Nearly four months ago, 16-year-old Louisa resident Trey Pugh found out he had stage two testicular cancer and would face a lengthy fight with chemotherapy.
Last week, the local chapter of the P. Buckley Moss Society decided to join Pugh on the battlefield. The charitable organization’s Louisa-based group, called Pat’s Blue Goose, will hold events throughout the entire year in hopes of raising more than $8,000 for the family.
“We want to go the whole year and raise as much as we can,” Blue Goose President Shirley Collins said.
The bills have piled up for the family, as the Pugh family has had to make dozens of 45-minute trips to and from Regional Medical Center in Spotsylvania for Pugh to receive treatment. Despite living in a crowded mobile home on New Bridge Road, the family of four was all smiles when they received the news.
“It feels awesome,” said Kelly Pugh, Trey’s mother. “There are things we’ve needed to do that we’ve had to leave behind so we could pay for his treatment. It’s great to see that someone is there to help us.”
The mission to raise money for the family is headed by Collins, and is an annual tradition for the organization. In her nine years as president, Collins and the group’s 19 members have raised more than $50,000 for needy children.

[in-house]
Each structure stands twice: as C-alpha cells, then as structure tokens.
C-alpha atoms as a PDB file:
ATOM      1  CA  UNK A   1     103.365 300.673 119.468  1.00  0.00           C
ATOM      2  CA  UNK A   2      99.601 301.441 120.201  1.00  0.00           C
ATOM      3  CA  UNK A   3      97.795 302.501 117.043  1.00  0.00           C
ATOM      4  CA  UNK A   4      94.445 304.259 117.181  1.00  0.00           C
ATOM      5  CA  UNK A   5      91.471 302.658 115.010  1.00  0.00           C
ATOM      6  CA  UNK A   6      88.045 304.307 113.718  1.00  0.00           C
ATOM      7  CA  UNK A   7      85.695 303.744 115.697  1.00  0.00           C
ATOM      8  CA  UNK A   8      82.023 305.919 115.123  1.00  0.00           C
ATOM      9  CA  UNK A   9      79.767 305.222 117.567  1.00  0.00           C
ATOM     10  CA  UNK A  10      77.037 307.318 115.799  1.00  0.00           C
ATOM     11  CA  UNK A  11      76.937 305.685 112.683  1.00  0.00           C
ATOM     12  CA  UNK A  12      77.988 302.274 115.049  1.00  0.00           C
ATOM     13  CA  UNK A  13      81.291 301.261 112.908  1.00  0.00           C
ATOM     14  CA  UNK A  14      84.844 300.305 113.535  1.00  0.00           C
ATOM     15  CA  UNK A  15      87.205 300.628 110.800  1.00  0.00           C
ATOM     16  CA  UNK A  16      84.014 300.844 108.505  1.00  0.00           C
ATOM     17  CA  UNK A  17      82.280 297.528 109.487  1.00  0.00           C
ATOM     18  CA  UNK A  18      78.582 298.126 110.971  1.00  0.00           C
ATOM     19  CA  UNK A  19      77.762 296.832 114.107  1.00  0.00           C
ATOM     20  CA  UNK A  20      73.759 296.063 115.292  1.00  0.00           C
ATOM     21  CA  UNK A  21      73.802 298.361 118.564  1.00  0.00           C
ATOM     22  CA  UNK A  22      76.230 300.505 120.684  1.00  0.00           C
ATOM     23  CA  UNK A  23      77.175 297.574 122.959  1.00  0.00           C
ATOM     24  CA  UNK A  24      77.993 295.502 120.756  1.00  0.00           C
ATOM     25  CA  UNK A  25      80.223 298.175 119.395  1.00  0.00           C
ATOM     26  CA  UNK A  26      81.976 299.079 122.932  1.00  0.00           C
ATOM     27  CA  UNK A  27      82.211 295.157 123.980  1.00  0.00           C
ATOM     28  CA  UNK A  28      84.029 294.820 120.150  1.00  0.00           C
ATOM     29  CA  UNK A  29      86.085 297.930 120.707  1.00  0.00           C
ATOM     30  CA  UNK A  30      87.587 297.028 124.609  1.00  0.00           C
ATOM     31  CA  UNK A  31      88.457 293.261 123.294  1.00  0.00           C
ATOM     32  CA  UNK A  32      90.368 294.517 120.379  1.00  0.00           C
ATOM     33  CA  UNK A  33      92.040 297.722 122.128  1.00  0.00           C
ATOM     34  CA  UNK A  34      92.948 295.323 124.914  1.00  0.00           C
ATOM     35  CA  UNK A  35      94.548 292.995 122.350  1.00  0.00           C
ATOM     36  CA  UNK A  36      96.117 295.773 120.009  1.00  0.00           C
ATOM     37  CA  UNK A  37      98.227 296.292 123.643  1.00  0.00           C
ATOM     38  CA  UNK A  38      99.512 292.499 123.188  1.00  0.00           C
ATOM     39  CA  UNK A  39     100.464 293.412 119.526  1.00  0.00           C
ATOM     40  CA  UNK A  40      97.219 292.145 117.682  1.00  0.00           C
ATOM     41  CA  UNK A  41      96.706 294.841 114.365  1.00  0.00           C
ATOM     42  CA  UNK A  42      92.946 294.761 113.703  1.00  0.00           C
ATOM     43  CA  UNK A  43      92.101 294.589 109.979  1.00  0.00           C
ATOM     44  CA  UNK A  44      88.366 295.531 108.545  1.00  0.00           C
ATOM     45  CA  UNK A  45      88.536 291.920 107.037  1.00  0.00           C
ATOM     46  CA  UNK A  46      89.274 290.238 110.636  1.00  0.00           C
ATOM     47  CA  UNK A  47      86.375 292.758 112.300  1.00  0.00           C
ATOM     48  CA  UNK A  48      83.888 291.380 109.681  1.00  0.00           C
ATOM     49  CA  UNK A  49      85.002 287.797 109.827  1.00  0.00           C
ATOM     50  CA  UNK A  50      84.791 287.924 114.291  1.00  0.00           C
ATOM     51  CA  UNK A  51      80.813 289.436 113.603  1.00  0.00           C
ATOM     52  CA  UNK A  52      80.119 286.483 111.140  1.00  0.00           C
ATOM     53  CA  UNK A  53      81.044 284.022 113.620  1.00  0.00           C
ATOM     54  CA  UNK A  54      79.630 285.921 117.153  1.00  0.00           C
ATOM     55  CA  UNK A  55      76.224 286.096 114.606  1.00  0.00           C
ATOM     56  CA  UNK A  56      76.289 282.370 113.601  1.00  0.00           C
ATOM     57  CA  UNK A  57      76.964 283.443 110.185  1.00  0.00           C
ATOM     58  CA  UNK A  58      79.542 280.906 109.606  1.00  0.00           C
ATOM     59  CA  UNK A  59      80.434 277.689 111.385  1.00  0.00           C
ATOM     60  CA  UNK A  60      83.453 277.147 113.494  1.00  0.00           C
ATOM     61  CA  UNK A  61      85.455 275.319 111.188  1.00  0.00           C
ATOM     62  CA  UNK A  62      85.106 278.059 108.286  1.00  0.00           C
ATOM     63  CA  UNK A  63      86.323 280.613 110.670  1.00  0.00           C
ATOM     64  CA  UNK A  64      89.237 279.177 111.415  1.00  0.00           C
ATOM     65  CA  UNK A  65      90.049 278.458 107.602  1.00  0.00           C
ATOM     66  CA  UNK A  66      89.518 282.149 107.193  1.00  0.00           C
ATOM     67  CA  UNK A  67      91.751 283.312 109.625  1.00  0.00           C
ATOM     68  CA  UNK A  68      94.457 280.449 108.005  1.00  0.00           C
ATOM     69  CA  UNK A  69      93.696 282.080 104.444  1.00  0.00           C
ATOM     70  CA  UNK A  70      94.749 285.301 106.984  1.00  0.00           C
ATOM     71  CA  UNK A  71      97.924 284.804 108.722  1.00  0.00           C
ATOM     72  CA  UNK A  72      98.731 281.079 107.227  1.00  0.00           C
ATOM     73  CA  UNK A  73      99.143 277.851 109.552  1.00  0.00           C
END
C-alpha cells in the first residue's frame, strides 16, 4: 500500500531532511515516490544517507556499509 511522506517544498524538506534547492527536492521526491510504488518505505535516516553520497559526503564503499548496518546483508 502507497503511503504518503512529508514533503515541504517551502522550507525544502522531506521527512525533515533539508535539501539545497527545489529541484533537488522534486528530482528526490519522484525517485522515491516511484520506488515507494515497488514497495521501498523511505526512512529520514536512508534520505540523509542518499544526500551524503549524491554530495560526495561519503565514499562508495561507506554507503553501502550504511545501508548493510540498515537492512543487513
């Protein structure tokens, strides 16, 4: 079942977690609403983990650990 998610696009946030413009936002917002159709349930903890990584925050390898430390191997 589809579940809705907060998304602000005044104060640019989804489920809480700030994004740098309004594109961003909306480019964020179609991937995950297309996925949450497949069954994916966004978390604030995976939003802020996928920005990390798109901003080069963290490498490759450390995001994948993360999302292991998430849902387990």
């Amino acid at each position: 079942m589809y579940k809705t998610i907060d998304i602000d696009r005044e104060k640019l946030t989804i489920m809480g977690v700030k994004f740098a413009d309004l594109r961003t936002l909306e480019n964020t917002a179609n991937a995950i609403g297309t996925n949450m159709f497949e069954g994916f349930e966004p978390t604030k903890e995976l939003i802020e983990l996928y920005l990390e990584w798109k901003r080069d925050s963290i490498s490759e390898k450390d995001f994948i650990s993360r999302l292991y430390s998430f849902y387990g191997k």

The Blue Goose chapter raises money to help one particular candidate every year. Collins said that the group maintains a certain level of faith that the right person will reveal themselves. So, when she opened up a copy of The Central Virginian and saw the ongoing series delving into the triumphs and trials of Pugh throughout his treatments, it was something resembling divine intervention.
“We never go out and look for the children, they just seem to come to us,” Collins said. “I saw his article and I said, ‘Oh my goodness, maybe this is the child we should work for this year.’”
The group is as efficient as they are generous, wasting little time in setting up a variety of events throughout the upcoming year. The chapter will be holding a Bingo night event on Saturday, May 24 at the Gordonsville Fire House, with miscellaneous items being auctioned throughout the night as well. Other events, such as yard sales, spaghetti dinners and church picnics will also be utilized as fundraisers throughout the year.
Collins herself is like a mobile fundraiser. She carries tickets to the Bingo night and various other events at all times. She also visits local businesses looking for donations and calls local event organizers in hopes that they will let her sell more tickets at their own festivities.
To read the entire story, see the March 6 edition of The Central Virginian.